He originally rose to notoriety as a radio host after converting to the Assembly of God, one of Brazil’s biggest evangelical churches. He was elected to congress in 2003 and became speaker in 2015. He is consistently one of the most disliked politicians in Brazil and “Cunha out” has become a popular slogan, summing up widespread disgust at the political class.

Opposition politicians predicted if Cunha made a plea bargain with prosecutors, the government could fall. “Eduardo Cunha has just been arrested,” Lindbergh Farias of Rousseff’s Workers’ party told the senate. “And I sincerely hope he makes a deal. If he makes a deal, the government of Michel Temer will not last a day.”


Brazil impeachment leader Eduardo Cunha arrested, detained on corruption charges

By Stephanie Nolen, The Globe and Mail, Oct 19, 2016

Eduardo Cunha, the influential Brazilian politician who spearheaded the ouster of former president Dilma Rousseff and who for years seemed untouchable, has been arrested and jailed on corruption charges.

Mr. Cunha, who stands accused of salting away millions of dollars in bribes in foreign bank accounts, is emblematic of the traditional power brokers here, a wealthy leader of the largest political party who cut deals with all parties as he rose to lead the lower house of Congress.

He is the most powerful political figure to be jailed in the country’s reckoning with the corrupt practices that riddle its politics and major business deals.

Federal prosecutors say Mr. Cunha took $5-million (U.S.) in bribes from a firm that won contracts with the state oil company, Petrobras, and that he accepted bribes in connection with property developments in central Rio De Janeiro, for himself and for other members of his party.

Mr. Cunha denies all of the allegations and said in a statement released by his lawyers that his arrest was “absurd,” that prosecutors have no grounds and he would contest it.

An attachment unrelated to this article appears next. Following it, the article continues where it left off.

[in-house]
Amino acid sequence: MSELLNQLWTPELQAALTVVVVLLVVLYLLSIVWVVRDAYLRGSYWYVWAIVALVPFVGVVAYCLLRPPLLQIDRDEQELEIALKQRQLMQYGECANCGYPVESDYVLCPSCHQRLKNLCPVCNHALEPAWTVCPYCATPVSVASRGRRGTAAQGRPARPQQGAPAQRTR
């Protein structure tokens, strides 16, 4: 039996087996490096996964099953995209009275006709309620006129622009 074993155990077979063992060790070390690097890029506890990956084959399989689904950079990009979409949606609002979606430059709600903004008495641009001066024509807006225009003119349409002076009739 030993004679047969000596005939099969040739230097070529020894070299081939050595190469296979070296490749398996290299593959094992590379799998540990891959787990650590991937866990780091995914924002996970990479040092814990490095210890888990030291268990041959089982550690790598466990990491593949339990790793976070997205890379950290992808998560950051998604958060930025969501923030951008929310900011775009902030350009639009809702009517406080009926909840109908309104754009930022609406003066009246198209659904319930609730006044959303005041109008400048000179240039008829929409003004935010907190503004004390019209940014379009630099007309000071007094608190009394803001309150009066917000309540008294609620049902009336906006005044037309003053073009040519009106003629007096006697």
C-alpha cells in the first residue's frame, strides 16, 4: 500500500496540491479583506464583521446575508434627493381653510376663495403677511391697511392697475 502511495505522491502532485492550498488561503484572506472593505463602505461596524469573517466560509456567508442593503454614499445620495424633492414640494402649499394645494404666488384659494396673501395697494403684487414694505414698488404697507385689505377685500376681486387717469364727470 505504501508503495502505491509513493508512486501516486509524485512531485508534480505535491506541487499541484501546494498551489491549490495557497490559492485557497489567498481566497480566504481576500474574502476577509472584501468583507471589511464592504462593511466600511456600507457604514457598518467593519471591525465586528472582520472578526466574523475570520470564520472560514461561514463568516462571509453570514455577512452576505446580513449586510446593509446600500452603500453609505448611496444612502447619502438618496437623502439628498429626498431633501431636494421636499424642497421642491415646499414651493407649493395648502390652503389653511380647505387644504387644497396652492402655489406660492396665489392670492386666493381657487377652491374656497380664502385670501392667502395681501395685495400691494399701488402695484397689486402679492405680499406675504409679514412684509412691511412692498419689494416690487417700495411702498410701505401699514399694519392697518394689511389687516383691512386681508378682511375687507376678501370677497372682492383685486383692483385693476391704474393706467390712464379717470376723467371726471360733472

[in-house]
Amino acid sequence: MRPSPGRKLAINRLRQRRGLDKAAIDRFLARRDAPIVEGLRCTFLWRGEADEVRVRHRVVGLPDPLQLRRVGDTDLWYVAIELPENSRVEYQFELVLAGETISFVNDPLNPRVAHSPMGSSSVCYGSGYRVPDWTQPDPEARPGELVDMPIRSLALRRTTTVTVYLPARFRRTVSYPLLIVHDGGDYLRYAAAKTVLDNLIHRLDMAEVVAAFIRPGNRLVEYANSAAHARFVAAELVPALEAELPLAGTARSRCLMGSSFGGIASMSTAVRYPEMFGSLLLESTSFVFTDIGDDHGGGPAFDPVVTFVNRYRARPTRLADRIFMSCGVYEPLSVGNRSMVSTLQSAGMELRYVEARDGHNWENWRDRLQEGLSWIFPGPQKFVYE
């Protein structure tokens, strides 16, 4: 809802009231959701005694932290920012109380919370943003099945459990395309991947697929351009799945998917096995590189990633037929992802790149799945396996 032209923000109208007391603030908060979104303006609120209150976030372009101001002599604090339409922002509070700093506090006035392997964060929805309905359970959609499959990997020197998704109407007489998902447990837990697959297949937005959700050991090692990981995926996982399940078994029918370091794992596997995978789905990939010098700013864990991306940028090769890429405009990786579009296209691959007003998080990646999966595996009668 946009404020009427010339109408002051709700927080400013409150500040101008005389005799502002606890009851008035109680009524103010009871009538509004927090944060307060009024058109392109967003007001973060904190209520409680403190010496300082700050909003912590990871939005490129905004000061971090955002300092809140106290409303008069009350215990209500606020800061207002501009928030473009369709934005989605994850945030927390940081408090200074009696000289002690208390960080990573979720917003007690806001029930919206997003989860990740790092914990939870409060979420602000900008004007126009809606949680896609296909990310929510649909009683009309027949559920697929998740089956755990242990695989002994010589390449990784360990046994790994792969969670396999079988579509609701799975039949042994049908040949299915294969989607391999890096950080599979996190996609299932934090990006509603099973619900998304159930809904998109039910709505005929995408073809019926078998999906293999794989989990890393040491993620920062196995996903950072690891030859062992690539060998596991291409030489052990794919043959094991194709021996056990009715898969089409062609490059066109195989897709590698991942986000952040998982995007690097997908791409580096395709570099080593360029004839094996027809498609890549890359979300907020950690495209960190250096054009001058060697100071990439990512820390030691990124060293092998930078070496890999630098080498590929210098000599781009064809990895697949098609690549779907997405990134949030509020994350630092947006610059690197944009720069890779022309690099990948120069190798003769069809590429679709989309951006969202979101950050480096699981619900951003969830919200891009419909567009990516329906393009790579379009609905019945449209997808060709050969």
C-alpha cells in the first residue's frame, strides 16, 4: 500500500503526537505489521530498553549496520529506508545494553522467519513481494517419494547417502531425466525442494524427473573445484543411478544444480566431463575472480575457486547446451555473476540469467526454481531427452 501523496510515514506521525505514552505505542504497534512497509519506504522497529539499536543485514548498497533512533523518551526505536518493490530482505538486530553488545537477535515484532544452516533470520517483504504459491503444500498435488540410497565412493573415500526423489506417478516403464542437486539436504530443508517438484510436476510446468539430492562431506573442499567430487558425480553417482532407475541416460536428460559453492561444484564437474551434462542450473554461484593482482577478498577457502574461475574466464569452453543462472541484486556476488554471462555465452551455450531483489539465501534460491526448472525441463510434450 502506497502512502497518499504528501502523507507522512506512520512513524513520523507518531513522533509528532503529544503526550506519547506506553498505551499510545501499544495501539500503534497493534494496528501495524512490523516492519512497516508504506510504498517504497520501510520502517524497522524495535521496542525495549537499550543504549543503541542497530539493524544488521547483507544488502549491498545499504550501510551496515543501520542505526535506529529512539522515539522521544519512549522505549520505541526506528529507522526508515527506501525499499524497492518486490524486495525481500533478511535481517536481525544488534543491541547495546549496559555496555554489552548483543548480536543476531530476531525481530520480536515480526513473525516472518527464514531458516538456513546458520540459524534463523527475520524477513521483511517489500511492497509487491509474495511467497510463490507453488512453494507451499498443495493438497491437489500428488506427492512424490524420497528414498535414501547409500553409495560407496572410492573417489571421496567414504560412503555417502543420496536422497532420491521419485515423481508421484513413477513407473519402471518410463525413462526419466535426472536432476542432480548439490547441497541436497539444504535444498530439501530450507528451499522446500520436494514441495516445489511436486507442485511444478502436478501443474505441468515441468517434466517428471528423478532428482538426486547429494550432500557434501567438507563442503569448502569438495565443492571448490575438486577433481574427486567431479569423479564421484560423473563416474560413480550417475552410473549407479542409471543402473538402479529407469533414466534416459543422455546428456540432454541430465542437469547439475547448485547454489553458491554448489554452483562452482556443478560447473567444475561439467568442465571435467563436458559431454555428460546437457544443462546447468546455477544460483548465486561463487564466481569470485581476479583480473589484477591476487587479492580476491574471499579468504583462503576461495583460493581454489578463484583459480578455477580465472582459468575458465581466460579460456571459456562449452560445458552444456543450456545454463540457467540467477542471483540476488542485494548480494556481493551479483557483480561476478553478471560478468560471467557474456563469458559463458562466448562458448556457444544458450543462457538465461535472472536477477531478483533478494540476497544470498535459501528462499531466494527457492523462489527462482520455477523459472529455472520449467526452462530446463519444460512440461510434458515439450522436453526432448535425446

In September, Mr. Cunha was forced out of his position as the speaker of the lower house and expelled from Congress, from which he orchestrated the impeachment of Ms. Rousseff a month before. When he lost his political mandate, he also lost the shield of legal protections that keep sitting Brazilian politicians from being tried anywhere but by the country’s Supreme Court.

Stripped of this shield, he became a target for Sergio Moro, the federal court judge in the central Brazilian city of Curitiba who oversees the sprawling investigation into government graft known as Lava Jato, or Car Wash.

“With the end of the ‘symbol of impunity’ that Cunha represented, there are no more guarantees: Anyone can be investigated, tried and imprisoned,” said Ricardo Wahrendorff Caldas, a professor of political science at the University of Brasilia. “There is no more security, even for politicians.”

Mr. Cunha was arrested in the capital, Brasilia, and has been transferred to the southern city of Curitiba. His wife and daughter are also under investigation in Lava Jato; police searched the family home in Rio on Wednesday.

Mr. Moro said he had ordered the arrest because “until there is full traceability of money, there is a greater risk that he will flee, since the accused could use illegal funds to facilitate his escape and taking of refuge abroad.” He added that the fact that Mr. Cunha has dual Brazilian and Italian citizenship increased the risk of him trying to evade justice, while his connections created the risk he might hamper investigations.

Mr. Cunha’s detention is indefinite, in theory until the conclusion of a trial, although it is so rare for someone this powerful to be jailed that many Brazilians fully expect that his legal team will have him released imminently.